Allure, which is said to be the first magazine dedicated to beauty, is launched.
This story first appeared in the February 25, 2011 issue of WWD. Subscribe Today.
Betty Friedan, author of “The Feminine Mystique,” authors an essay called “Can a Feminist Be Beautiful?” writing, “The better we are able to feel about ourselves as people, the more we are able to enjoy being a woman.”
Allure reports on the computer retouching of photos — and the growing concern about the unrealistic images of women’s bodies it presents.
At a time when Christie Brinkley was a standard of beauty, “The Allure Beauty Survey” asked men and women about the impact of beauty on their lives.
The magazine reports on the practice of plastic surgeons performing surgery on their wives in “The Perfect Wife,” portraying patients as living advertisements.
Kate Moss is featured in Allure, said to be her first American magazine appearance.
You May Also Like
Allure interviews a young woman diagnosed with melanoma and explores the dangers of tanning.
The publication takes on the debate about “natural” cosmetics claims and challenges beauty companies about what the term really means.
Allure is one of the first magazines to ask plastic surgeons to analyze Michael Jackson’s multiple facial changes.
The magazine investigates heroin addiction in modeling, interviewing a former addict who helps expose what’s happening off the runway.
With its “Best of Beauty” issue, Allure claims to be the first magazine to highlight its editors’ and readers’ favorite makeup, skin care and hair care products.
Allure reports on the practice of the “off-label” injection of Botox.
Gisele Bündchen is photographed for Allure by Mario Testino in what’s said to be the model’s first magazine cover.
Allure investigates the cleanliness of spas.
Andrew Solomon, author of “The Noonday Demon: An Atlas of Depression,” contends grooming plays a powerful role in overcoming depression.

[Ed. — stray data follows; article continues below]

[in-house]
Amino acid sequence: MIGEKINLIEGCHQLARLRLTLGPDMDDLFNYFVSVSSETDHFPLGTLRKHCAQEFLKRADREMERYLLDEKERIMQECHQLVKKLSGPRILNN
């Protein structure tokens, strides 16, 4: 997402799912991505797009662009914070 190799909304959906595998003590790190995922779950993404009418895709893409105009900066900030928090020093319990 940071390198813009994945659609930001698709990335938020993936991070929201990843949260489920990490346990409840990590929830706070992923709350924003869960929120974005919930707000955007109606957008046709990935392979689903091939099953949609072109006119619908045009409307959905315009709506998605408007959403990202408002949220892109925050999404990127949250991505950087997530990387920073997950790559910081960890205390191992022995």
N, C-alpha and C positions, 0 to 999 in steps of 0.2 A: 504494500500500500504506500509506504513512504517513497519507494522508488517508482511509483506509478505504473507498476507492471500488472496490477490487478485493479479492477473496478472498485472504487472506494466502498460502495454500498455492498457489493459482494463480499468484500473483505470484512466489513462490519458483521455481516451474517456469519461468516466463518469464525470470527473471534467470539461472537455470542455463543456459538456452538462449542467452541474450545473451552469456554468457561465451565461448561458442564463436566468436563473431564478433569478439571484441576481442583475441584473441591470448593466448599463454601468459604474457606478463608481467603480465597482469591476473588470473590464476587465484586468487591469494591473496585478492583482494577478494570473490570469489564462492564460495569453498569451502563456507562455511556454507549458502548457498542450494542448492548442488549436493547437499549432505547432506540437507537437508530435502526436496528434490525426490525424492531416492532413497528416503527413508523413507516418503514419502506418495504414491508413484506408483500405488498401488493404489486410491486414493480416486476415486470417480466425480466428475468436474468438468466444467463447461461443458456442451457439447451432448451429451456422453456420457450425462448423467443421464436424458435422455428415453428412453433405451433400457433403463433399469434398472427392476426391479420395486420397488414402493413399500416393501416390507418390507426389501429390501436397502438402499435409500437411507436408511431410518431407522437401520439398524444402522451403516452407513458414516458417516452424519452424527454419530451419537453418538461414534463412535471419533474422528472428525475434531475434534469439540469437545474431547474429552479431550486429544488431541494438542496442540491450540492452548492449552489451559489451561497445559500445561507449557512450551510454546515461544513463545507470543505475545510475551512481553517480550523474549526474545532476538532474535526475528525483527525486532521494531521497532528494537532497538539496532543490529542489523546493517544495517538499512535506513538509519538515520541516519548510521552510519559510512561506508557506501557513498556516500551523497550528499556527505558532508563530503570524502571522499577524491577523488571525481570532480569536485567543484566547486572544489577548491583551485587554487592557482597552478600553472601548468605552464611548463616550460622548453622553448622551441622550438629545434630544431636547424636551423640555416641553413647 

Allure reports on the potential dangers of a popular fat- and cellulite treatment called lipodissolve — comprising multiple shots of illegal PC, or phosphatidylcholine. The FDA issues an alert to restrict the smuggling of the substance into the country.
Allure goes inside Donatella Versace’s boudoir, where hundreds of bottles of perfume are housed in a lighted display case and products are alphabetized by type and brand.
Circulation of the publication reaches one million copies.
The magazine speaks to the psychiatrist of a patient said to have undergone the first face-transplant surgery, in France, about the psychological ramifications of
Allure reports on the use of clenbuterol in Hollywood. The illegal steroidlike compound, used on horses, is said to increase the risk of heart attack and stroke.
The publication’s “Free Stuff” issue makes its debut; 16,130 beauty and fashion items are given away at allure.com that month.
Allure publishes its first book, “Confessions of a Beauty Editor.”
Allure claims to be the first magazine to report on the potential health dangers and excess formaldehyde levels of Brazilian hair-straightening treatments.
As more Americans start identifying themselves as mixed race, Allure showcases photographer Marilyn Minter’s photographs of five mixed-race women.
March 2011: Allure Turns 20
“The Allure Beauty Survey” explores the attitudes of men and women on looks — 93 percent of women said there’s more pressure than ever to care about how they look.